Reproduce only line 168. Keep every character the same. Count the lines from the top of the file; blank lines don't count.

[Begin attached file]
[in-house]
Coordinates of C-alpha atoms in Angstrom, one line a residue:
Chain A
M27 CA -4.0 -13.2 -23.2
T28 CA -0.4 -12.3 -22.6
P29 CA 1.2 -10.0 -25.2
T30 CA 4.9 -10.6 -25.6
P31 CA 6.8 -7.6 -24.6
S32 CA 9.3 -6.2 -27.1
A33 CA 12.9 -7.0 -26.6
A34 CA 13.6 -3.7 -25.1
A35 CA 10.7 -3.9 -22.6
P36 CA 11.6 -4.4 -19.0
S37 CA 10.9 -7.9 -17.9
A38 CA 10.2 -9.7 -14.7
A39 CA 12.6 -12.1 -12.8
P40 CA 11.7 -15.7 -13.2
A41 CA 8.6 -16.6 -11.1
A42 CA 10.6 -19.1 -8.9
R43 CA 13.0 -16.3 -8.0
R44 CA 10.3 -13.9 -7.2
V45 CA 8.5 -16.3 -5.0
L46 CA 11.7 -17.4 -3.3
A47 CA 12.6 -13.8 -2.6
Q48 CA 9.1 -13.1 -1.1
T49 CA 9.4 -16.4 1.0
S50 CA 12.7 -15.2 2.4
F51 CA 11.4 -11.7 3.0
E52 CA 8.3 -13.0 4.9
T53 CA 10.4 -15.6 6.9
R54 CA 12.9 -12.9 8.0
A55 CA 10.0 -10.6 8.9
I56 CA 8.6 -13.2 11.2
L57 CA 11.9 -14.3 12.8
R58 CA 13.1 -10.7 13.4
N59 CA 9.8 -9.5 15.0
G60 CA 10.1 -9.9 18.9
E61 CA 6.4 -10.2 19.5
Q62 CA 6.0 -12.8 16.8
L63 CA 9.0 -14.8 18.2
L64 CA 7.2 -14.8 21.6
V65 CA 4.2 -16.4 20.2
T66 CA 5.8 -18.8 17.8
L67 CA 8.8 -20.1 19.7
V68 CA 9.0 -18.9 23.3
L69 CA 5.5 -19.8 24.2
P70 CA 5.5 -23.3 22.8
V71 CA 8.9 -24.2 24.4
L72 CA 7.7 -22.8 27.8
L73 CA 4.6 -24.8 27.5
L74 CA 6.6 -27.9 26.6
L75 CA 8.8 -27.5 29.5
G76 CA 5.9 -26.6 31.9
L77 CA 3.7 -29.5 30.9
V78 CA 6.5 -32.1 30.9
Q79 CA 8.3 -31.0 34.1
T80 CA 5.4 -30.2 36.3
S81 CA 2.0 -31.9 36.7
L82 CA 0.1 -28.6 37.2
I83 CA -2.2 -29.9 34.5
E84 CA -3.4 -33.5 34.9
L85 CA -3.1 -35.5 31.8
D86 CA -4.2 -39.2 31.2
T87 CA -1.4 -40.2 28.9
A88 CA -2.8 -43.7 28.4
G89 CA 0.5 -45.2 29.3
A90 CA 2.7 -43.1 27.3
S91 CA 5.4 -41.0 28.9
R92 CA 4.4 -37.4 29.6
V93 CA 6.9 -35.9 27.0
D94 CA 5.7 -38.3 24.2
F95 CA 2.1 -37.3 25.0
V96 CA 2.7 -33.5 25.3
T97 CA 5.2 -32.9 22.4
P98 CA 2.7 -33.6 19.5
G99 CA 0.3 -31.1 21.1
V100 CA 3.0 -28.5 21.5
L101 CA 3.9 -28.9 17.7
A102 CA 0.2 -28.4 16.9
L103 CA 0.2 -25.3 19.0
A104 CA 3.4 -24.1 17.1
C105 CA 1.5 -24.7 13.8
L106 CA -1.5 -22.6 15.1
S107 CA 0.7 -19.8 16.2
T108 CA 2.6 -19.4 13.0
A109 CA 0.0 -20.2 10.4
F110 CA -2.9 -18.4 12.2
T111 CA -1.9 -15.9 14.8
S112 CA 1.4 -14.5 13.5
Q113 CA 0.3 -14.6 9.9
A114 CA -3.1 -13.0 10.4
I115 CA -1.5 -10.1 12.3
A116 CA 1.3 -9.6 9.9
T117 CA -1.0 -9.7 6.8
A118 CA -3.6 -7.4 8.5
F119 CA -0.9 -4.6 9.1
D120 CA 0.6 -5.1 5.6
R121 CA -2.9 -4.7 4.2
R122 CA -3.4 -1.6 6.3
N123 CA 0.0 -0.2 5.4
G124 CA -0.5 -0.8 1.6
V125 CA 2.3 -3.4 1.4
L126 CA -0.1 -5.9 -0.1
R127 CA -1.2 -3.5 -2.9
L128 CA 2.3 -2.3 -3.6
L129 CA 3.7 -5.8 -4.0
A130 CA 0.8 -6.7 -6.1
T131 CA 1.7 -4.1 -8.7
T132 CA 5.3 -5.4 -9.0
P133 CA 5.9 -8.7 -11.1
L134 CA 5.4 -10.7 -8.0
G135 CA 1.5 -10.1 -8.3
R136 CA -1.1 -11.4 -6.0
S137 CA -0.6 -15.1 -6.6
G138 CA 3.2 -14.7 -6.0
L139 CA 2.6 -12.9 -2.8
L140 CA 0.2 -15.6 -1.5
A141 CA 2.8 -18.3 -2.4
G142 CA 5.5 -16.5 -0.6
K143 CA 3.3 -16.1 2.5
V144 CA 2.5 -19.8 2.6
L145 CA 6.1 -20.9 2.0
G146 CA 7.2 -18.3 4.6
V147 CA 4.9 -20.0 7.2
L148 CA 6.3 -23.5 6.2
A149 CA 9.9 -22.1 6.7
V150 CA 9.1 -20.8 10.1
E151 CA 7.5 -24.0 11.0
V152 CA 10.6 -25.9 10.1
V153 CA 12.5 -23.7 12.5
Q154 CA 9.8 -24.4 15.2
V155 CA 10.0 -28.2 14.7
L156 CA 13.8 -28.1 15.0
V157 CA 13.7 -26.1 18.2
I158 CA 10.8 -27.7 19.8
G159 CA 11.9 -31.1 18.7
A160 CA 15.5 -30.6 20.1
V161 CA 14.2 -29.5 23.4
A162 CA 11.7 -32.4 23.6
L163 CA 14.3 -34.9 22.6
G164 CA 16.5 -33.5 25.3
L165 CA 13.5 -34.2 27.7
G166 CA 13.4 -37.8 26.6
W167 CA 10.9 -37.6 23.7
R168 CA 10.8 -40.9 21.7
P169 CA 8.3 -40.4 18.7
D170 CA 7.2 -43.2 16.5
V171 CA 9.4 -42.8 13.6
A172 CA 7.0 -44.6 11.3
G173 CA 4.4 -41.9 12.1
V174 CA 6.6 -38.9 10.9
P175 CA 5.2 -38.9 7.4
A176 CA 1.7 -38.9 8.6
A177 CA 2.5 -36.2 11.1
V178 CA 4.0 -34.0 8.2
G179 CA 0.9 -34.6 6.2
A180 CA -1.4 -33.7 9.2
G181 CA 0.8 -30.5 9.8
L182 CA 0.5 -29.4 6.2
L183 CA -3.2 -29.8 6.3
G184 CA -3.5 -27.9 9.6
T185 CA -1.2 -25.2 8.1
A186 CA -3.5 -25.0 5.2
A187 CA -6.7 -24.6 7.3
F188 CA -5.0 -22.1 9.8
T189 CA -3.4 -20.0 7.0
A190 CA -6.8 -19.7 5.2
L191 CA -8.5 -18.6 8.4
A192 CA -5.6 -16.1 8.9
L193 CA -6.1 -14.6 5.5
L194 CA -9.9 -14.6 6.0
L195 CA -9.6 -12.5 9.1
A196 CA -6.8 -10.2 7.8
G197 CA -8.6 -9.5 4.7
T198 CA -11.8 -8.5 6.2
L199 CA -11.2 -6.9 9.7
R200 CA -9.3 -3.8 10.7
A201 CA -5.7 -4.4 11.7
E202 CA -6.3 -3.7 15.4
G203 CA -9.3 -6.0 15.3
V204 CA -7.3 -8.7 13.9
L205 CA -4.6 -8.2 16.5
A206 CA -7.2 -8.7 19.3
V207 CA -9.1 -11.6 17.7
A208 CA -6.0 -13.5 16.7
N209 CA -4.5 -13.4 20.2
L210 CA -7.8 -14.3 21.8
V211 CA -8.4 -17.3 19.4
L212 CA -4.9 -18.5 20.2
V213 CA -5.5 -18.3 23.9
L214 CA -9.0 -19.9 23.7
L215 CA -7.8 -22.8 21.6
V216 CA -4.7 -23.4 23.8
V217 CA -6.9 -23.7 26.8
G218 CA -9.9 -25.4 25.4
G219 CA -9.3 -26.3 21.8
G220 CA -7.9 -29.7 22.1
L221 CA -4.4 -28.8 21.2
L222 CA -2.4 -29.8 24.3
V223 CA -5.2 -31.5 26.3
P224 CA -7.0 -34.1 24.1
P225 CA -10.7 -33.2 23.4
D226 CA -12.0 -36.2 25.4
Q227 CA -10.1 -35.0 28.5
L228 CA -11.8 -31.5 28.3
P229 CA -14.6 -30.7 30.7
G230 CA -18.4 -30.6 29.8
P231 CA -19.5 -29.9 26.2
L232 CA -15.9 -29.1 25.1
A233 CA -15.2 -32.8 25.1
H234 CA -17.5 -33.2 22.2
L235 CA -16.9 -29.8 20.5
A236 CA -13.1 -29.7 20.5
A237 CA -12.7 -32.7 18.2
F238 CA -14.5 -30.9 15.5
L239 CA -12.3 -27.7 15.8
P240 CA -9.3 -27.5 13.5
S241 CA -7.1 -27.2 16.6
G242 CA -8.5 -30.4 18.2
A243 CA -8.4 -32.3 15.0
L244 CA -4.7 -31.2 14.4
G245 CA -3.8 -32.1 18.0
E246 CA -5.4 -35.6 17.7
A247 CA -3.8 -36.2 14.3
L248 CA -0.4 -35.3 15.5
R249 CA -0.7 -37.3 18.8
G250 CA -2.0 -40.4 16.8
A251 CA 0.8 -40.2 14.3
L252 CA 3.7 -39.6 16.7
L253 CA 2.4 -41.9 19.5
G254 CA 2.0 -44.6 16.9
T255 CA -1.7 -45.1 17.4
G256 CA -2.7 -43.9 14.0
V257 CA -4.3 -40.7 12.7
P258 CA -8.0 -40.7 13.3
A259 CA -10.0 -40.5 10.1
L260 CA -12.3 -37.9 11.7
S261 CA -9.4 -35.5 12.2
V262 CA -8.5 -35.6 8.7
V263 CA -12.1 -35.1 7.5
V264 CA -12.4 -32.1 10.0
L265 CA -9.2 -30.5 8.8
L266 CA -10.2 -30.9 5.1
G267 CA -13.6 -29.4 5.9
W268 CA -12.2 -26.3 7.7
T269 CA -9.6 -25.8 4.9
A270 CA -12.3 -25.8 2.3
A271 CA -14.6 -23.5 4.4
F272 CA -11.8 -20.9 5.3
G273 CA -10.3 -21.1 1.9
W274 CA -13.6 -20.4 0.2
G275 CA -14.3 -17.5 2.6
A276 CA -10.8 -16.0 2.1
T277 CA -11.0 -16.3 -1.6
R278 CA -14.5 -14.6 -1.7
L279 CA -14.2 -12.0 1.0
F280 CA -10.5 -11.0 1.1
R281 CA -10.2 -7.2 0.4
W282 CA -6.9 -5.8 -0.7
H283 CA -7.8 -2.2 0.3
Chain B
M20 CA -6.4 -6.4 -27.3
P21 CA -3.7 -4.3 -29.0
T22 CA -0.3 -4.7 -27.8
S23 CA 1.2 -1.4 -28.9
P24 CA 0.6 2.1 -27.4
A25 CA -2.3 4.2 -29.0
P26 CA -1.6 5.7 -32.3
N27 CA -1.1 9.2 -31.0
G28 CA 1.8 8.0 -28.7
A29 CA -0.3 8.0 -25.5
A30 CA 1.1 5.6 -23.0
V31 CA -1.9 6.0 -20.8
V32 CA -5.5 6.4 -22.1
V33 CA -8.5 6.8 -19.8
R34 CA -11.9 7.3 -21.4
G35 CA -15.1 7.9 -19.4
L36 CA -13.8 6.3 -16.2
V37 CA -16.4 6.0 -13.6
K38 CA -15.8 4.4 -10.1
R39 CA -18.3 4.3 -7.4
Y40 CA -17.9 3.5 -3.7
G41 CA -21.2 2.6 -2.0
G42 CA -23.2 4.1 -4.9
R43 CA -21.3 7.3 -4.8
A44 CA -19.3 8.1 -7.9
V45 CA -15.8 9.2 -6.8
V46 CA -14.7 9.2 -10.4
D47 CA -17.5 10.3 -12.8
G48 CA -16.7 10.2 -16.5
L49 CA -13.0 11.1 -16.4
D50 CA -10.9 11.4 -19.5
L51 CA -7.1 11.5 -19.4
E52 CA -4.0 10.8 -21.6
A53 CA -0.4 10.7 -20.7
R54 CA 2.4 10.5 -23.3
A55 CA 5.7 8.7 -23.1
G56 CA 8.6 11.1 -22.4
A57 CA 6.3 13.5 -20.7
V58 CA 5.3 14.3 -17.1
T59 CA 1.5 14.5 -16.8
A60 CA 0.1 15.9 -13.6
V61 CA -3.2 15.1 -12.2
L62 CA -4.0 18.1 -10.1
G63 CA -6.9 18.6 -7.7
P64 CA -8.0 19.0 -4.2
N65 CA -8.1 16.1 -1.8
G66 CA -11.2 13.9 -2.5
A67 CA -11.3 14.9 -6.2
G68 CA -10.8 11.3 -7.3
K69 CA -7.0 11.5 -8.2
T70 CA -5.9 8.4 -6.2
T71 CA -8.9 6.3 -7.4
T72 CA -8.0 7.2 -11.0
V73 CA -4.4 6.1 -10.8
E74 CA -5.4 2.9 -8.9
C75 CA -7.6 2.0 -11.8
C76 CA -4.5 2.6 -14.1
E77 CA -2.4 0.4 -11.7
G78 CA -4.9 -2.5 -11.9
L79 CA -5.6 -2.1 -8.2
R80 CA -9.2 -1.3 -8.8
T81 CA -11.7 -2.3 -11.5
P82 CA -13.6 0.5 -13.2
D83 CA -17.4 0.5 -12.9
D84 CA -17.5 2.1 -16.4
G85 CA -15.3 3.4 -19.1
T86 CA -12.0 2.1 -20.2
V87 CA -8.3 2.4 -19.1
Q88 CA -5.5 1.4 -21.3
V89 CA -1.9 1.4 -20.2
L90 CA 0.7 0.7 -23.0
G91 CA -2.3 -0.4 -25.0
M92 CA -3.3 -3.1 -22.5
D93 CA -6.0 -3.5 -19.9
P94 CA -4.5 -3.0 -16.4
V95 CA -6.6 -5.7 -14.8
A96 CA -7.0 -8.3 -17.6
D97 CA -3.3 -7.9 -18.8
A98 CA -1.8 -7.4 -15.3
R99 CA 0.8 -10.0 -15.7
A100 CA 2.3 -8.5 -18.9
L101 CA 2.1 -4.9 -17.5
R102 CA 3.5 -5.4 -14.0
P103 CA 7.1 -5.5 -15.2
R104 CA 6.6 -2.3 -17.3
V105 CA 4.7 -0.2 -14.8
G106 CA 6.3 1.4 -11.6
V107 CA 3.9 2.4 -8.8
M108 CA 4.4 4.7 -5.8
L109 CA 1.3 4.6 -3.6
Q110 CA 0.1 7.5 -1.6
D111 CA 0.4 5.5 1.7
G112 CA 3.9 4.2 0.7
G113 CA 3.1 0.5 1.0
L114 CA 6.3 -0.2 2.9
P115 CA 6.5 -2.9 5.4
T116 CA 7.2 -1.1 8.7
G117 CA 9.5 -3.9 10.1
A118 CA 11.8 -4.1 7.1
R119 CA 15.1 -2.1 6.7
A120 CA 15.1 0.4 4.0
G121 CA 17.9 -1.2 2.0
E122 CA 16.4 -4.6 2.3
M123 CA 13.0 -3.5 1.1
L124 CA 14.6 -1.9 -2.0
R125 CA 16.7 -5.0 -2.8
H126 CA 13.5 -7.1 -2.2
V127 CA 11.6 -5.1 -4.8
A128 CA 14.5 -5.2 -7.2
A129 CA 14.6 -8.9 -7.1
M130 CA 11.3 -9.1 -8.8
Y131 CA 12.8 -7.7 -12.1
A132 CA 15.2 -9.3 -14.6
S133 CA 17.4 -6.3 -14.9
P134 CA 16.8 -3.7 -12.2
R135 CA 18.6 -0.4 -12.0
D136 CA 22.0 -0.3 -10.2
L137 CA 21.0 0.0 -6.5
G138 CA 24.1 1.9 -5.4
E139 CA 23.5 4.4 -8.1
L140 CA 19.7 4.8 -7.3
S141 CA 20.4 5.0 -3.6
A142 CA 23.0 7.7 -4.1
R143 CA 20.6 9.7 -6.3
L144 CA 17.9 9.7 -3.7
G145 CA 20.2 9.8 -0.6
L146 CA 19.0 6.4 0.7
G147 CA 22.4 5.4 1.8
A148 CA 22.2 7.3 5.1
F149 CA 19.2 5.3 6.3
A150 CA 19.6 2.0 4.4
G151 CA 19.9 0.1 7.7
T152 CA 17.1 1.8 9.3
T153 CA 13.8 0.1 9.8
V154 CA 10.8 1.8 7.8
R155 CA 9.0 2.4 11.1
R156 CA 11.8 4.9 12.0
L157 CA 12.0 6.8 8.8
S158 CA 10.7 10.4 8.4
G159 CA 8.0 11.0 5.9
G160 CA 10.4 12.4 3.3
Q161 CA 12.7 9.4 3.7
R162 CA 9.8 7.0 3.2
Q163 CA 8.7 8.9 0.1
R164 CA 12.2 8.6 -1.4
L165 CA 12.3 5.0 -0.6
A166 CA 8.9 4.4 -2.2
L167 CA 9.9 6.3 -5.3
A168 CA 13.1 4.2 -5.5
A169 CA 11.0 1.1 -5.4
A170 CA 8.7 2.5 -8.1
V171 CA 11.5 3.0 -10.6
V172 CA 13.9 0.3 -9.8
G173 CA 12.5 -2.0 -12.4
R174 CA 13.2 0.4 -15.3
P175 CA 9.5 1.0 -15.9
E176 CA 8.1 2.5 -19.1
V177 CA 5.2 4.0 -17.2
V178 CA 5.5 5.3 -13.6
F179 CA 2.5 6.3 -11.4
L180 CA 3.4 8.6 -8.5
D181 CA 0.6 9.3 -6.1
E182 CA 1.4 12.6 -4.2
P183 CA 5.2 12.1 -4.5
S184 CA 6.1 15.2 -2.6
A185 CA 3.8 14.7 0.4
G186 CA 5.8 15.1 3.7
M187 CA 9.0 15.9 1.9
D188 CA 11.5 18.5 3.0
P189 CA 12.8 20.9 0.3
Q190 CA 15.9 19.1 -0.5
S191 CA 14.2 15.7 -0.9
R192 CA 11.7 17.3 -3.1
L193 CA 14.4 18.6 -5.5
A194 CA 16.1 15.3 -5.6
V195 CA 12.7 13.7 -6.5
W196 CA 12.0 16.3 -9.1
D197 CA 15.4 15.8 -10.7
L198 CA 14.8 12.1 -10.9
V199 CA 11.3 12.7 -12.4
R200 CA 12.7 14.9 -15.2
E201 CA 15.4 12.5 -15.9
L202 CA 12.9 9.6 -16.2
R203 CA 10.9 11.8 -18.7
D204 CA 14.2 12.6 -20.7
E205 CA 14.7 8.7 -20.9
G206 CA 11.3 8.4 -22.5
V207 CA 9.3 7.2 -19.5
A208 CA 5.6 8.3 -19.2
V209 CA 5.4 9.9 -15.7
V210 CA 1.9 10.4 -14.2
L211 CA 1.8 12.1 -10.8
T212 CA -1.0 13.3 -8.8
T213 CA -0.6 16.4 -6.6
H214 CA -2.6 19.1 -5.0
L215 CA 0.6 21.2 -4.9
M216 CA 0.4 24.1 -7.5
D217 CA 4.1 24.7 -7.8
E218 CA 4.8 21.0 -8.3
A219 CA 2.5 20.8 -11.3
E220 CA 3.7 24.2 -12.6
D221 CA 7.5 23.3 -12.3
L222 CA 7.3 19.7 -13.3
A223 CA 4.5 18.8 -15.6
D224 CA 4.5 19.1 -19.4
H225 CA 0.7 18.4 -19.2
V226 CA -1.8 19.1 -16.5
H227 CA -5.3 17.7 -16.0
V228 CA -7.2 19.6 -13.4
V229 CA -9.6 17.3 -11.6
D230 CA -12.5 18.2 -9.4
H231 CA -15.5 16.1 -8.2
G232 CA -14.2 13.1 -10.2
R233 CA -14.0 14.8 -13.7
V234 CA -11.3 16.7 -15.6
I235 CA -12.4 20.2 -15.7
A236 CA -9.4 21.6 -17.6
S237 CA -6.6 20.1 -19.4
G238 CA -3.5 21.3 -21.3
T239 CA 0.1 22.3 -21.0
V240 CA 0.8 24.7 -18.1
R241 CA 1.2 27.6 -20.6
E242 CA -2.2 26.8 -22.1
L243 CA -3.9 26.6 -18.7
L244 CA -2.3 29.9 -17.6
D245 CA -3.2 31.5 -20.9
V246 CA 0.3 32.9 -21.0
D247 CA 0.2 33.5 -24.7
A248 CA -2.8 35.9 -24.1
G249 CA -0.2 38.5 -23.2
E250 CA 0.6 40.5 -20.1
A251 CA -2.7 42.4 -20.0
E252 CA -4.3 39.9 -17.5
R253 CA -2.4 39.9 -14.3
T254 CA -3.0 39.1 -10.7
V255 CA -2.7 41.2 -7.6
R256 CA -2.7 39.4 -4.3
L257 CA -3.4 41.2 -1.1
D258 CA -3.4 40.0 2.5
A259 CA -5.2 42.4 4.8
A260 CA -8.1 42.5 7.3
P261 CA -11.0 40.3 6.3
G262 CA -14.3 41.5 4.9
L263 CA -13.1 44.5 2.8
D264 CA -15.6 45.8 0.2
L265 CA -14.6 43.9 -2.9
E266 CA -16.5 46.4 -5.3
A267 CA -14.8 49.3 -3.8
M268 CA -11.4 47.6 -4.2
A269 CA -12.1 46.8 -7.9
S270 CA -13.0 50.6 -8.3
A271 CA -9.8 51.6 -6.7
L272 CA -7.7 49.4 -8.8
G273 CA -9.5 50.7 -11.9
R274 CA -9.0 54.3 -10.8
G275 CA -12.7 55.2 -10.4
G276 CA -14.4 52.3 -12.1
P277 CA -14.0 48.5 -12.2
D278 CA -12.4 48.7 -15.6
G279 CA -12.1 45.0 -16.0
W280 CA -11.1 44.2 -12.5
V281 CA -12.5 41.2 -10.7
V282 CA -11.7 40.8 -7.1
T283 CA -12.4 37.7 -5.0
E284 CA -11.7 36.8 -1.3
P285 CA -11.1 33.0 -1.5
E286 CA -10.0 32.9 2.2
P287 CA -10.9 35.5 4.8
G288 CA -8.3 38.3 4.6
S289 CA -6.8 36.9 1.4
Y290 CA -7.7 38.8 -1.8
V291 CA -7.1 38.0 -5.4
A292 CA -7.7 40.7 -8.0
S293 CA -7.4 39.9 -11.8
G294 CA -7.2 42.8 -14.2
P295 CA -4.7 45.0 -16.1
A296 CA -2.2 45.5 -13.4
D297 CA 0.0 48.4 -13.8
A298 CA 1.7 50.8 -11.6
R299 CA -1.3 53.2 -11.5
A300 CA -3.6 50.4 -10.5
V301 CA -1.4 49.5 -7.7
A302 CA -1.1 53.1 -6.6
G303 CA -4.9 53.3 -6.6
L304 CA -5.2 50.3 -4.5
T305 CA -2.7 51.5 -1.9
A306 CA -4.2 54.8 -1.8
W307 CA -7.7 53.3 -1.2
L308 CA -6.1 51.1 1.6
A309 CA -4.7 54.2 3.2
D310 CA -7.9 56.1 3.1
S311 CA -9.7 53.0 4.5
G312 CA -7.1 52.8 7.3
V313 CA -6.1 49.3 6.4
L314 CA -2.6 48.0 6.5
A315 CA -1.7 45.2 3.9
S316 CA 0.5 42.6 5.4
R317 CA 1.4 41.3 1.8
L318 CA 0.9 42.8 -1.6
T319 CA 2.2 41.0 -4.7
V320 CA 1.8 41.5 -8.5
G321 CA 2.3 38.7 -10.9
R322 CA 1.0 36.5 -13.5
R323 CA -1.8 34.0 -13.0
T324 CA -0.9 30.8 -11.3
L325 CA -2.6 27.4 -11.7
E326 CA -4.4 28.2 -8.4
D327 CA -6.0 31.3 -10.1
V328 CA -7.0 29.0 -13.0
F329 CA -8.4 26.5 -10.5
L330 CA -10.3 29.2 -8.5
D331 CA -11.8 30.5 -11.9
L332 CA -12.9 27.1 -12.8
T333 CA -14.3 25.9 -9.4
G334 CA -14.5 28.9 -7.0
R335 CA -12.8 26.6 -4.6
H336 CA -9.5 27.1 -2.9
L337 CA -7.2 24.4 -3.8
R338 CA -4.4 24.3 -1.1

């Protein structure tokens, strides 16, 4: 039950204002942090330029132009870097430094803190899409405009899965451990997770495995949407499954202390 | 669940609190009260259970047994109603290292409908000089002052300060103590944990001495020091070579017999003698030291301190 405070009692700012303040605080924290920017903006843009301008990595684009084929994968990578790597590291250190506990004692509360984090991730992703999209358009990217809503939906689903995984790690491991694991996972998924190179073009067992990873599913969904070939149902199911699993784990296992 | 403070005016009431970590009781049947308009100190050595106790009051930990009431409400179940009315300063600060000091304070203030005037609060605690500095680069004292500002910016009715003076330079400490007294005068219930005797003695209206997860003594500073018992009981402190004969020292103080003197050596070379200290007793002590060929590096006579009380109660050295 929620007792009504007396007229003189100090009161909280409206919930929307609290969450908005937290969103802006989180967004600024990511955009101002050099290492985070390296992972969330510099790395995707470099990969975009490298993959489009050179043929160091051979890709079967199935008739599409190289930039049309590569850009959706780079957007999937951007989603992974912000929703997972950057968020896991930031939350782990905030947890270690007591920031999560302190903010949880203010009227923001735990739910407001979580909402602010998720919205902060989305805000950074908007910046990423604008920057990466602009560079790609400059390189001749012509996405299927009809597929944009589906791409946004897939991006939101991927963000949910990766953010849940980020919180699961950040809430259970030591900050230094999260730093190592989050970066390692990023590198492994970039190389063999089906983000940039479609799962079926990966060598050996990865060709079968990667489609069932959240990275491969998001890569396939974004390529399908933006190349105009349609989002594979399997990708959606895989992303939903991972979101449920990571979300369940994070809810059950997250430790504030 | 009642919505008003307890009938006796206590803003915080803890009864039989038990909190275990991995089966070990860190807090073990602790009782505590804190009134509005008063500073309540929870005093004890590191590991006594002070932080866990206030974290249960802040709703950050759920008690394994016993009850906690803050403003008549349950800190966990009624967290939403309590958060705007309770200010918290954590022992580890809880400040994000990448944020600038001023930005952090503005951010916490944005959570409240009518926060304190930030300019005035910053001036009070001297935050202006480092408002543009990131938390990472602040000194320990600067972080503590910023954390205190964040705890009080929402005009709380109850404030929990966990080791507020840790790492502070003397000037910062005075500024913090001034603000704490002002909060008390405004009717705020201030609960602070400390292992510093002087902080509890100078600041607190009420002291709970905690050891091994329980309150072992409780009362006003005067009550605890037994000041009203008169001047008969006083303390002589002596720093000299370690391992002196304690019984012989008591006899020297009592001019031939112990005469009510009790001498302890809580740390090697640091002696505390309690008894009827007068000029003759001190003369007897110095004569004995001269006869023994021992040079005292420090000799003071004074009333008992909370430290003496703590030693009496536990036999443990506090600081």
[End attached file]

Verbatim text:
L191 CA -8.5 -18.6 8.4